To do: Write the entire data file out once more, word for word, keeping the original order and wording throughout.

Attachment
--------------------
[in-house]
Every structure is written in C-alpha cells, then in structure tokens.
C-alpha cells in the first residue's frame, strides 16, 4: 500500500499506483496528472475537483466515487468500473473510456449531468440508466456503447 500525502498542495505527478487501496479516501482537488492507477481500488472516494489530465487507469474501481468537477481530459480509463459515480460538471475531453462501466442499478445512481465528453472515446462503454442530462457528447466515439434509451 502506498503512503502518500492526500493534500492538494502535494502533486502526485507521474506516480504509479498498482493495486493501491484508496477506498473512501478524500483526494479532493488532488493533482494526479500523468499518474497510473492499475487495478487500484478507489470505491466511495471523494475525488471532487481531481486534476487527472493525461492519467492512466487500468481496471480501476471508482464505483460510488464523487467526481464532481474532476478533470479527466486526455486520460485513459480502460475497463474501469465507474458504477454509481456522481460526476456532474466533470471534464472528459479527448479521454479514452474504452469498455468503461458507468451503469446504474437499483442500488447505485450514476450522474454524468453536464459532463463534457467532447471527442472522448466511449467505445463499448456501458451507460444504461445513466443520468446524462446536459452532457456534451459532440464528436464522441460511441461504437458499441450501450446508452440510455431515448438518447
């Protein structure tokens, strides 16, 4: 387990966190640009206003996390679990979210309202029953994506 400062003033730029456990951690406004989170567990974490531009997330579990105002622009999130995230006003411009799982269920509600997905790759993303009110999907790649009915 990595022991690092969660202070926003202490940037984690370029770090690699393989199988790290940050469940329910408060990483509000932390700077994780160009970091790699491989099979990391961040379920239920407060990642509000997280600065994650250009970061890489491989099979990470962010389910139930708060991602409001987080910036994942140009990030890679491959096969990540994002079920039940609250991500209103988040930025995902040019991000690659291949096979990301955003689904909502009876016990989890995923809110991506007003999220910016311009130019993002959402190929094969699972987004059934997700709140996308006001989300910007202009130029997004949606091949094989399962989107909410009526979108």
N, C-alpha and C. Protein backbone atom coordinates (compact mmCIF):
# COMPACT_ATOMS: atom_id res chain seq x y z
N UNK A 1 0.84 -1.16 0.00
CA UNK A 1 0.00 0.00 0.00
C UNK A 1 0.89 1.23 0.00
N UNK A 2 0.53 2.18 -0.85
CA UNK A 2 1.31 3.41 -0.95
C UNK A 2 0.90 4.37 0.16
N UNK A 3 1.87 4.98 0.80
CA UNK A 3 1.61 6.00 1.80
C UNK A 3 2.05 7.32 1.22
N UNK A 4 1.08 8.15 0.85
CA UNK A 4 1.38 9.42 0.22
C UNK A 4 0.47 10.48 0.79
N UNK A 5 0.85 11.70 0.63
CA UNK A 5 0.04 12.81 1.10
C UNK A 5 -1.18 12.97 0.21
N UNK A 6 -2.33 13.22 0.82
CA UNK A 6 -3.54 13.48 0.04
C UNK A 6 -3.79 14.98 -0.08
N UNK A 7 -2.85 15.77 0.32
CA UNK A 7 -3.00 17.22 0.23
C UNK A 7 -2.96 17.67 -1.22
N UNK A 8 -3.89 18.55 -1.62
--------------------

[in-house]
Every structure is written in C-alpha cells, then in structure tokens.
C-alpha cells in the first residue's frame, strides 16, 4: 500500500499506483496528472475537483466515487468500473473510456449531468440508466456503447 500525502498542495505527478487501496479516501482537488492507477481500488472516494489530465487507469474501481468537477481530459480509463459515480460538471475531453462501466442499478445512481465528453472515446462503454442530462457528447466515439434509451 502506498503512503502518500492526500493534500492538494502535494502533486502526485507521474506516480504509479498498482493495486493501491484508496477506498473512501478524500483526494479532493488532488493533482494526479500523468499518474497510473492499475487495478487500484478507489470505491466511495471523494475525488471532487481531481486534476487527472493525461492519467492512466487500468481496471480501476471508482464505483460510488464523487467526481464532481474532476478533470479527466486526455486520460485513459480502460475497463474501469465507474458504477454509481456522481460526476456532474466533470471534464472528459479527448479521454479514452474504452469498455468503461458507468451503469446504474437499483442500488447505485450514476450522474454524468453536464459532463463534457467532447471527442472522448466511449467505445463499448456501458451507460444504461445513466443520468446524462446536459452532457456534451459532440464528436464522441460511441461504437458499441450501450446508452440510455431515448438518447
């Protein structure tokens, strides 16, 4: 387990966190640009206003996390679990979210309202029953994506 400062003033730029456990951690406004989170567990974490531009997330579990105002622009999130995230006003411009799982269920509600997905790759993303009110999907790649009915 990595022991690092969660202070926003202490940037984690370029770090690699393989199988790290940050469940329910408060990483509000932390700077994780160009970091790699491989099979990391961040379920239920407060990642509000997280600065994650250009970061890489491989099979990470962010389910139930708060991602409001987080910036994942140009990030890679491959096969990540994002079920039940609250991500209103988040930025995902040019991000690659291949096979990301955003689904909502009876016990989890995923809110991506007003999220910016311009130019993002959402190929094969699972987004059934997700709140996308006001989300910007202009130029997004949606091949094989399962989107909410009526979108």
N, C-alpha and C. Protein backbone atom coordinates (compact mmCIF):
# COMPACT_ATOMS: atom_id res chain seq x y z
N UNK A 1 0.84 -1.16 0.00
CA UNK A 1 0.00 0.00 0.00
C UNK A 1 0.89 1.23 0.00
N UNK A 2 0.53 2.18 -0.85
CA UNK A 2 1.31 3.41 -0.95
C UNK A 2 0.90 4.37 0.16
N UNK A 3 1.87 4.98 0.80
CA UNK A 3 1.61 6.00 1.80
C UNK A 3 2.05 7.32 1.22
N UNK A 4 1.08 8.15 0.85
CA UNK A 4 1.38 9.42 0.22
C UNK A 4 0.47 10.48 0.79
N UNK A 5 0.85 11.70 0.63
CA UNK A 5 0.04 12.81 1.10
C UNK A 5 -1.18 12.97 0.21
N UNK A 6 -2.33 13.22 0.82
CA UNK A 6 -3.54 13.48 0.04
C UNK A 6 -3.79 14.98 -0.08
N UNK A 7 -2.85 15.77 0.32
CA UNK A 7 -3.00 17.22 0.23
C UNK A 7 -2.96 17.67 -1.22
N UNK A 8 -3.89 18.55 -1.62